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Rep.-Elect From New Mexico Calls For Probe Into Migrant Children's Deaths


The Department of Homeland Security is promising changes after two young migrant children died in U.S. custody. Customs and Border Protection, or CBP, will conduct medical checks on every child in its custody. Meanwhile, the secretary of Homeland Security says she's asked the Defense Department to increase medical staff along the border. She has also asked the U.S. Coast Guard's medical corps to assess the CBP's medical programs. Now, this is after an 8-year-old Guatemalan boy died earlier this week at a hospital in New Mexico. And earlier this month, a 7-year-old Guatemalan girl died a couple days after she was taken into custody with her dad.

Xochitl Torres Small was recently elected to Congress. She'll be representing the district in New Mexico where both of these kids were detained. Good morning, Congresswoman-elect.

XOCHITL TORRES SMALL: Good morning, Noel.

KING: So a number of steps announced by the Department of Homeland Security. What do you think about them?

TORRES SMALL: I am encouraged that the CBP is taking steps to address this incredibly sad and sorrowful situation. I am disappointed that it's taken the death of two children to make this happen and know that we have to start working quickly to make sure that we are, of course, evaluating the health of the children in our care, as well as reviewing the medical - the facilities where they are being detained.

KING: You went to the place where the 7-year-old girl, who died earlier this month after entering the U.S., was detained. What did you see there?

TORRES SMALL: We saw a complete lack of appropriate facilities and care. And we saw - I met with agents who were incredibly frustrated about their inability to do their job and to care for the people who are in their custody. We saw a situation that was not responding to the changing circumstances of who is now being detained. Whereas it used to be mostly men who were on their own, now it is families who are presenting at the border. And these detention centers are not suitable - or, sorry, these holding cells. So when they're in CBP custody, these are holding cells that are not suitable for that purpose.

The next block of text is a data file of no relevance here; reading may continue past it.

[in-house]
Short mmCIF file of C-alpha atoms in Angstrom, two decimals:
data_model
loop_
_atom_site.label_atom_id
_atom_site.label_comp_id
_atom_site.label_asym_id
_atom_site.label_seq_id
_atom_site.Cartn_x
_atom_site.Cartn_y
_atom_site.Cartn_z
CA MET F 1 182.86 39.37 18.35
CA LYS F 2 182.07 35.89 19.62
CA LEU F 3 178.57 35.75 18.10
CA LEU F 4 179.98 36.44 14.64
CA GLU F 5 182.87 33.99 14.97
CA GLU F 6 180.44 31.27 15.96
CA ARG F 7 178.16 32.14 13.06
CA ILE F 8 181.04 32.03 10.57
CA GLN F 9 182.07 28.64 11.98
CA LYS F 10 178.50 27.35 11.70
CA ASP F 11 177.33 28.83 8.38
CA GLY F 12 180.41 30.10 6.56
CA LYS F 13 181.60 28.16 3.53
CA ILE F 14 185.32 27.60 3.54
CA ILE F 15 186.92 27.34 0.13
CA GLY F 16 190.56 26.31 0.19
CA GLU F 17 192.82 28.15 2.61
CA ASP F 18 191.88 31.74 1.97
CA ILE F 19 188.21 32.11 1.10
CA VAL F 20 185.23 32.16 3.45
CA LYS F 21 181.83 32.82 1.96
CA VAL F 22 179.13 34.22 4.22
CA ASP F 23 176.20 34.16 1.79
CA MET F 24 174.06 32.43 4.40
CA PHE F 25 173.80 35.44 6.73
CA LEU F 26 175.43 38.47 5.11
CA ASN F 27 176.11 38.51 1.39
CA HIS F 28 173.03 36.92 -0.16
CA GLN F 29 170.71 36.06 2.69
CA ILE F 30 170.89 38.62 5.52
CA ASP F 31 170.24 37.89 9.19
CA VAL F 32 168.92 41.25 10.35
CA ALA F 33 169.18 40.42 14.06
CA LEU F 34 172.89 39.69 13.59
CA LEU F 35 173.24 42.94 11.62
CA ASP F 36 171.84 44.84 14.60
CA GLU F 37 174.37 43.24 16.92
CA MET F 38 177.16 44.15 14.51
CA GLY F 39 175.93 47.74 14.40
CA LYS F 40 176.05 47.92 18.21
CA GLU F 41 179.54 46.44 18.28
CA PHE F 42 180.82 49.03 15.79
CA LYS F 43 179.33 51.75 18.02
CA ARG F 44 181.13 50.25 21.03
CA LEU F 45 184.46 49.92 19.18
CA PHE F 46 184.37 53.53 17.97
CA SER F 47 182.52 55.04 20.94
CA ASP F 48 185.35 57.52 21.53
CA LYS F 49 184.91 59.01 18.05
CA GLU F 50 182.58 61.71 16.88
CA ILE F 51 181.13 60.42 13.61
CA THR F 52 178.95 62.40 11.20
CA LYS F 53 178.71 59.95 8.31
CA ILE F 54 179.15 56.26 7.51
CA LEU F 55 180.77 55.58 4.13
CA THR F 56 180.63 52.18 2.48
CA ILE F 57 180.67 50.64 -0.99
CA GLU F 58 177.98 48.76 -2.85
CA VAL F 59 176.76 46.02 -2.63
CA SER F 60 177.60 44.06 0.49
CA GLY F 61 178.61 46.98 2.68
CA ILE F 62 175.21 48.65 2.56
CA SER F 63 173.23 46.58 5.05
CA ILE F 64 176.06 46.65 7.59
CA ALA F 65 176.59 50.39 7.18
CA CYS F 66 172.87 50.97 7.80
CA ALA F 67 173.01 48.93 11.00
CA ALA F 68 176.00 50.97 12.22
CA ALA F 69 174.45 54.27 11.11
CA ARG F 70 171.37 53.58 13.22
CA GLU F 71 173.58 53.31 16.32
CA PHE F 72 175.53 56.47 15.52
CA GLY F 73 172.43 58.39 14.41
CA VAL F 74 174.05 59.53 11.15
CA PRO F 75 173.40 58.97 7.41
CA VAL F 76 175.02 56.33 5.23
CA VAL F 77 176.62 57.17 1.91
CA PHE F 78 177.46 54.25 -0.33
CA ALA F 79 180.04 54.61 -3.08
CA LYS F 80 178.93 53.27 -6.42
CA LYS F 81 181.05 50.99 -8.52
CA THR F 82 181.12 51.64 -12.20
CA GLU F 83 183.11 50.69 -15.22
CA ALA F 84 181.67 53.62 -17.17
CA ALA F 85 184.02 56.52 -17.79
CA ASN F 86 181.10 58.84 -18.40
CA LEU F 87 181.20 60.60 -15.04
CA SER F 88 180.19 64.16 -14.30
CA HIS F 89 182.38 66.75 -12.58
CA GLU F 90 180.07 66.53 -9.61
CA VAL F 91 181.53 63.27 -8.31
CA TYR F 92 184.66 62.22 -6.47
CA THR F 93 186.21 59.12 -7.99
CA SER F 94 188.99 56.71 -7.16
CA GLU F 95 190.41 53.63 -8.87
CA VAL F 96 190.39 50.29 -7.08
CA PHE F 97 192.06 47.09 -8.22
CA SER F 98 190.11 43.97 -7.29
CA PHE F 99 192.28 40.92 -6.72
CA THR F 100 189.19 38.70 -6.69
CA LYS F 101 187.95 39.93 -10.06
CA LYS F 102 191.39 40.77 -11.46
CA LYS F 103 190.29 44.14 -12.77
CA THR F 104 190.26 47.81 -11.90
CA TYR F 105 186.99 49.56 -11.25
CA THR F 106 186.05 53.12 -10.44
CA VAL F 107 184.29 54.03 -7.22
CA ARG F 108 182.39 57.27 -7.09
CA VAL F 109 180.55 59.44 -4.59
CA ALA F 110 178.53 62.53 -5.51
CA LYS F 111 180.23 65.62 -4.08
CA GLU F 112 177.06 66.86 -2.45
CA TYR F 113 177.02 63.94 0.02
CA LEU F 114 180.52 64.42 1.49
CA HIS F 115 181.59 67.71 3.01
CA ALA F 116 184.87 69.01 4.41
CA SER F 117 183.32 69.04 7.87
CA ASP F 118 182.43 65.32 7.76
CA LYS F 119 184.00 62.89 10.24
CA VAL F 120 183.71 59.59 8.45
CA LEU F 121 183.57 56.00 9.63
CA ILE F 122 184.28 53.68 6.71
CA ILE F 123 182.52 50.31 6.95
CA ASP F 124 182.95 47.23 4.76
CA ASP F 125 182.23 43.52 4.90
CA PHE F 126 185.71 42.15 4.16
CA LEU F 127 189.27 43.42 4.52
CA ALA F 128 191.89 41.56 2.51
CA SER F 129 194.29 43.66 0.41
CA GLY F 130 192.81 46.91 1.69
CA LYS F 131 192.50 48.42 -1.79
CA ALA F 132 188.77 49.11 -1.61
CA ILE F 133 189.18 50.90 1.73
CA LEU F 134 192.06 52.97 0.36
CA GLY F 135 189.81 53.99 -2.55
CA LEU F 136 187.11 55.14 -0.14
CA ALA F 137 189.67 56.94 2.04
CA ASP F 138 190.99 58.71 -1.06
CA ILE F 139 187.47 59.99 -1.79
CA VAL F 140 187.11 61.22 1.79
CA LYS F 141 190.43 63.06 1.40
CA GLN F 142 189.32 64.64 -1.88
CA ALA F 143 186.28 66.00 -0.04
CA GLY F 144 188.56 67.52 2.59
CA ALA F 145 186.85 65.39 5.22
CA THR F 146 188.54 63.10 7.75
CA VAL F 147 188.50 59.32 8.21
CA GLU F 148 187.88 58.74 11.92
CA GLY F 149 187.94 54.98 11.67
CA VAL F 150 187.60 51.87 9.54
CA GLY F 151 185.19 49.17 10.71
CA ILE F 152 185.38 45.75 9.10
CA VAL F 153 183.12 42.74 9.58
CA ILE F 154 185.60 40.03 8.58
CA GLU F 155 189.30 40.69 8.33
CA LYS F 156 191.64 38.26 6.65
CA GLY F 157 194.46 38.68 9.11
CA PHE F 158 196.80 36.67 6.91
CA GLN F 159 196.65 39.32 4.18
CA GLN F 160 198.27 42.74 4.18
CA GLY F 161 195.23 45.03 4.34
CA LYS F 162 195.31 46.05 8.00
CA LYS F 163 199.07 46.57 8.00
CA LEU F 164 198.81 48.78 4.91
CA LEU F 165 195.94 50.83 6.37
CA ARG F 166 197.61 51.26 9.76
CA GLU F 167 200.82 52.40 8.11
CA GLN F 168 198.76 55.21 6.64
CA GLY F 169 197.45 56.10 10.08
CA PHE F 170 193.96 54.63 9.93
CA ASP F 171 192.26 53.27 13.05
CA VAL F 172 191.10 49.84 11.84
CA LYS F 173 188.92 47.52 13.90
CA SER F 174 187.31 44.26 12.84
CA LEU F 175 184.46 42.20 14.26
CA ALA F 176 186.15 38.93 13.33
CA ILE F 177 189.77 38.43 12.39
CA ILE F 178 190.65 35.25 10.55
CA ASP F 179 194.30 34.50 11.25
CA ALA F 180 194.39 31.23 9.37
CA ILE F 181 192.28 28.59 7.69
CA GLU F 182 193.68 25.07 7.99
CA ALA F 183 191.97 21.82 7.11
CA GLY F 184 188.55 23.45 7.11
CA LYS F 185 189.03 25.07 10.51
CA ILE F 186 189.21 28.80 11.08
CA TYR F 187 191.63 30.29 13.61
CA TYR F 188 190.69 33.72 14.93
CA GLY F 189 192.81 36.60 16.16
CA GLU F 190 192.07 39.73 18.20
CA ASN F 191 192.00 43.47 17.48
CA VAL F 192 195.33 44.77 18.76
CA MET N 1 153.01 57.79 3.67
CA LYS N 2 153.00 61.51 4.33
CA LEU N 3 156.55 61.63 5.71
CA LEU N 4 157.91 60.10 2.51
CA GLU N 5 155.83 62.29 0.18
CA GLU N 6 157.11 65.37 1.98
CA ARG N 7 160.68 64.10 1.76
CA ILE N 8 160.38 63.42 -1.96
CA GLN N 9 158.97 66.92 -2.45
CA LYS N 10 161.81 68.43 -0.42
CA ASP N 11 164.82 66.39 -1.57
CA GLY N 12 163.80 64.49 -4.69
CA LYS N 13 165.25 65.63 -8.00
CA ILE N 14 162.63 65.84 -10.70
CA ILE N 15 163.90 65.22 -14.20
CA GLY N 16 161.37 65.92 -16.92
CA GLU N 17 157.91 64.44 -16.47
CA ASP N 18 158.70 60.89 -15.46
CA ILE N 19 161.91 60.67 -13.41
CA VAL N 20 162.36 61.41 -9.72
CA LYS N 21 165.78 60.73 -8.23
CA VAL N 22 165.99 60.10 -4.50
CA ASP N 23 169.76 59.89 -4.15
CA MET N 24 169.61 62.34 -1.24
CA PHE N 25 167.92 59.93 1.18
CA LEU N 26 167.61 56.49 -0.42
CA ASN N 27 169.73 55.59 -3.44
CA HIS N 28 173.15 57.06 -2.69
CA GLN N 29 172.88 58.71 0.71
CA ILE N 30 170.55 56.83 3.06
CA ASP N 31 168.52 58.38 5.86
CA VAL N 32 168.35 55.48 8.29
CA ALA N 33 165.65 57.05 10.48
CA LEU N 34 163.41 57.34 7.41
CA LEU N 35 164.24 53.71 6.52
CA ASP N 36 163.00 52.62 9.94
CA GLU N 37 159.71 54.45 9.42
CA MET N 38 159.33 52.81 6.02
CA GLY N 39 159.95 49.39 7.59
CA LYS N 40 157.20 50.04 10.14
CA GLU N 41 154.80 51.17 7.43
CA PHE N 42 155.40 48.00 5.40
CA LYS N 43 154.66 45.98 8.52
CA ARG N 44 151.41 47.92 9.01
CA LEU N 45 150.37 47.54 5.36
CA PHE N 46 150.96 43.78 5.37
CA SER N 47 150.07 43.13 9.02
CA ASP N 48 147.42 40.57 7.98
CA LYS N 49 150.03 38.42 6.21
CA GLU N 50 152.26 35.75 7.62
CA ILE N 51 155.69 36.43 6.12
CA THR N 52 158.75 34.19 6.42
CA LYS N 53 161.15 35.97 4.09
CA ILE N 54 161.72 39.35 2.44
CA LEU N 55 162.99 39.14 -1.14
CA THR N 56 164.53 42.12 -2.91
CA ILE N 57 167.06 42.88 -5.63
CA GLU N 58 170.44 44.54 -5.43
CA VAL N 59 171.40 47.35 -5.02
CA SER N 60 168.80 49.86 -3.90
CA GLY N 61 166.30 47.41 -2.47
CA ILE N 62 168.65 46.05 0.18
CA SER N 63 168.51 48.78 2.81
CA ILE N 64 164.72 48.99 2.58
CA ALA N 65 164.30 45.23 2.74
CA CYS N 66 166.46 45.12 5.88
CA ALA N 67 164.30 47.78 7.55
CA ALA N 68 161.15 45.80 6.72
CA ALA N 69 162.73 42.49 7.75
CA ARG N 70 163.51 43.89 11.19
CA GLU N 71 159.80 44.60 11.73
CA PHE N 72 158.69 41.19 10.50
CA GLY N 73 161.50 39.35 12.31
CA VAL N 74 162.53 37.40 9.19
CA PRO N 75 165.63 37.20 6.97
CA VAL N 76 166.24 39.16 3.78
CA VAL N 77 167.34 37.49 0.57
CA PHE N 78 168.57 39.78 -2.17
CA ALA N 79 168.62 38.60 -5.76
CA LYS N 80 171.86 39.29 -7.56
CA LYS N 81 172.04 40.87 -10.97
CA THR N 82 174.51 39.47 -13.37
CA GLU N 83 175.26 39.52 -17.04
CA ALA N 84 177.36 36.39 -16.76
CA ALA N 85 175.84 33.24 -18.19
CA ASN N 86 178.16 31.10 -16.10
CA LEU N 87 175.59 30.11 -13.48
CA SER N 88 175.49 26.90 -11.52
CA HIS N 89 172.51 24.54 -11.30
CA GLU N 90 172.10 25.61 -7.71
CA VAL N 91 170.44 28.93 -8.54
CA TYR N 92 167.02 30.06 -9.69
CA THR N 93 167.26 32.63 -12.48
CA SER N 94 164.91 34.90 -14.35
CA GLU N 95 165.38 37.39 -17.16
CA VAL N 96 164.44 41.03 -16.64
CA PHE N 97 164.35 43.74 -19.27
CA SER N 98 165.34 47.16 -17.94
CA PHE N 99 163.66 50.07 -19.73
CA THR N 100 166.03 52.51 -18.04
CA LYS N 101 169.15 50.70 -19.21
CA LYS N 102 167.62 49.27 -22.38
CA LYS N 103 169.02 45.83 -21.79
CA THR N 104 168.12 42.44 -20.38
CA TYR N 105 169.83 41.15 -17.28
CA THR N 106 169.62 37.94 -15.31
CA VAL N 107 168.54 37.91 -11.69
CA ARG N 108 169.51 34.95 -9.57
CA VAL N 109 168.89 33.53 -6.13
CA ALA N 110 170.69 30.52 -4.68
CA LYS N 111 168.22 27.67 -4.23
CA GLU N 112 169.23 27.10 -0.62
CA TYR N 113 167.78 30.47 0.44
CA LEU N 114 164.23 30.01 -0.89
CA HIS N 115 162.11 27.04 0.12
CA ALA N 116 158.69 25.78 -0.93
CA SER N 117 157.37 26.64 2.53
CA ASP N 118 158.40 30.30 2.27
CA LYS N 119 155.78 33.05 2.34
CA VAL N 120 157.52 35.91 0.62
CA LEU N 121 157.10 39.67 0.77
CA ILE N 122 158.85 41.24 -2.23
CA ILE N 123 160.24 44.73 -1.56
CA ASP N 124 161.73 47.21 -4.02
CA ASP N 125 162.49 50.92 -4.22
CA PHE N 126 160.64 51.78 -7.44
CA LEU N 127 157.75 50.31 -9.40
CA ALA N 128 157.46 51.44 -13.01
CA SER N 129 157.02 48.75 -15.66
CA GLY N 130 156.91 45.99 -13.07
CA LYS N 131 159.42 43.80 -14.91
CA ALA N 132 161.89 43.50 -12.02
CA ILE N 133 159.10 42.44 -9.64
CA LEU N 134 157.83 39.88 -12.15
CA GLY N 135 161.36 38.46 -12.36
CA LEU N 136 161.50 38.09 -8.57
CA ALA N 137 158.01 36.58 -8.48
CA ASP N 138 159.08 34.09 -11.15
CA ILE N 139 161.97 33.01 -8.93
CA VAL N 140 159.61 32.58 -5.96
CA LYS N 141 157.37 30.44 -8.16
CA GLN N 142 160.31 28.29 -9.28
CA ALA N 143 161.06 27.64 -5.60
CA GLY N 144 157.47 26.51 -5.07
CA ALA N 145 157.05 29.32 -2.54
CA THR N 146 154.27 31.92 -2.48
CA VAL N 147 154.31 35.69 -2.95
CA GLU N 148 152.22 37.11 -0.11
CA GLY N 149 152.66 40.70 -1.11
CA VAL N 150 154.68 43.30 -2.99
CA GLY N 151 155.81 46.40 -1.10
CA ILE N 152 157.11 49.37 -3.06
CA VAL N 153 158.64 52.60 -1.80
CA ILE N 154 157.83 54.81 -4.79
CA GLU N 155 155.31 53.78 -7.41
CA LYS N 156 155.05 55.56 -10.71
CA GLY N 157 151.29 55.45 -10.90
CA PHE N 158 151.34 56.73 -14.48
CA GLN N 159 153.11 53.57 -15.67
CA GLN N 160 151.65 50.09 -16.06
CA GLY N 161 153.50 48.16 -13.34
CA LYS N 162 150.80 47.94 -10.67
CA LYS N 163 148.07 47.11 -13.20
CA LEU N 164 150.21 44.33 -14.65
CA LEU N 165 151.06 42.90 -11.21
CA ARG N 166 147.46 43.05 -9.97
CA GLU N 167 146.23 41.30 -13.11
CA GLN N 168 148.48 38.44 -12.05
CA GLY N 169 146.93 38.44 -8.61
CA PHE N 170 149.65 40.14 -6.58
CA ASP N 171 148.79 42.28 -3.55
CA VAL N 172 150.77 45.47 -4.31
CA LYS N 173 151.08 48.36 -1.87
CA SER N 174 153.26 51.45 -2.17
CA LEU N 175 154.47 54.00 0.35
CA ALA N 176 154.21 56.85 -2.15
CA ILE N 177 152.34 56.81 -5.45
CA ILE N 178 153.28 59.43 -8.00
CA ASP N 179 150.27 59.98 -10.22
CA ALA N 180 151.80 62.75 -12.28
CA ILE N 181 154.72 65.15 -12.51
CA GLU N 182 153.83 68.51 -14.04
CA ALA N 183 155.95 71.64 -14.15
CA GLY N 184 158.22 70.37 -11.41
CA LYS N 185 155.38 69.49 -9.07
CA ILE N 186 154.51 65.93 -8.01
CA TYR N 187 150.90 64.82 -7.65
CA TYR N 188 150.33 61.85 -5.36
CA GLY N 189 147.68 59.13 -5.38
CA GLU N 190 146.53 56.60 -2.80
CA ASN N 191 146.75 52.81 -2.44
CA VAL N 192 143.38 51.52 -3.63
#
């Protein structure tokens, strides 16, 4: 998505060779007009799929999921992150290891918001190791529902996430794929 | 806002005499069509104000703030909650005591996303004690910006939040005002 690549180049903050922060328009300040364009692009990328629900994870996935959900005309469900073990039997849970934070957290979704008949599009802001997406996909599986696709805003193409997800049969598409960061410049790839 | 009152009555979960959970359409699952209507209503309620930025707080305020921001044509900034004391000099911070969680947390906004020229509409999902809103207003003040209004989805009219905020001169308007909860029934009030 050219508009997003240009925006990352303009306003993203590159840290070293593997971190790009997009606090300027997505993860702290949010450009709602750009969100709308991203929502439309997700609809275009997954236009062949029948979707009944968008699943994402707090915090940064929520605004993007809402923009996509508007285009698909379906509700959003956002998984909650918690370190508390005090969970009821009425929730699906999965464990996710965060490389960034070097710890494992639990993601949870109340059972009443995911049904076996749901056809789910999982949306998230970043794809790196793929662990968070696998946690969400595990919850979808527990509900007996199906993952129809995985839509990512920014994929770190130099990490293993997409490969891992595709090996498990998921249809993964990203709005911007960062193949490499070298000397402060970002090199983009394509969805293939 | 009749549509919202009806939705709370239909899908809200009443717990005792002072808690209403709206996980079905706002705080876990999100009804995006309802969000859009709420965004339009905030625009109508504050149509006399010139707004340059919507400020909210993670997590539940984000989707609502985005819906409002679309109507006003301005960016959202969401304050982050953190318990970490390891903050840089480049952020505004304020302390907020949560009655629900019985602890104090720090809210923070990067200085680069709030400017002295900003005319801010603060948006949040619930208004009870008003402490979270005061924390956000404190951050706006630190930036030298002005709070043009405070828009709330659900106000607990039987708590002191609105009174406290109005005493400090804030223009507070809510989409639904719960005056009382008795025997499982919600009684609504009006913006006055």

KING: What did the agents tell you specifically? Did you hear from anyone, like, look, we need more doctors than we have, we need more - you know, we need a better ability to care for children? What were some of the specifics you heard?

TORRES SMALL: Some of the specifics I've heard is that people feel like the forward operating bases are not suitable for receiving families. They don't have the medical equipment that's necessary. They don't have the people on staff with the medical training necessary to really evaluate children and their health.

I've also heard from border agents who have their own children and are frustrated when they don't have hot meals, or they only have microwave food to serve people who are being detained, and even more frustrated when people are being detained for long periods of time, sometimes over the 72-hour limit, in a facility where there's no walls around the toilet and where there are issues with the water. The facility that I visited in Antelope Wells did not, at the time that we visited, have running water. So there were only three portable toilets available.

KING: Just briefly, you're calling for an investigation into the death of these two children. What do you want to know?

TORRES SMALL: We need to know how we keep this from happening again. I am interested in solving problems, and the entire breadth of the investigation should be pointed in that direction. How do we make sure that CBP is an agency that is able to keep us safe by adapting to changing circumstances and doing that quickly?

KING: Xochitl Torres Small, headed to Congress for New Mexico.

Thank you so much.

TORRES SMALL: Thank you. Transcript provided by NPR, Copyright NPR.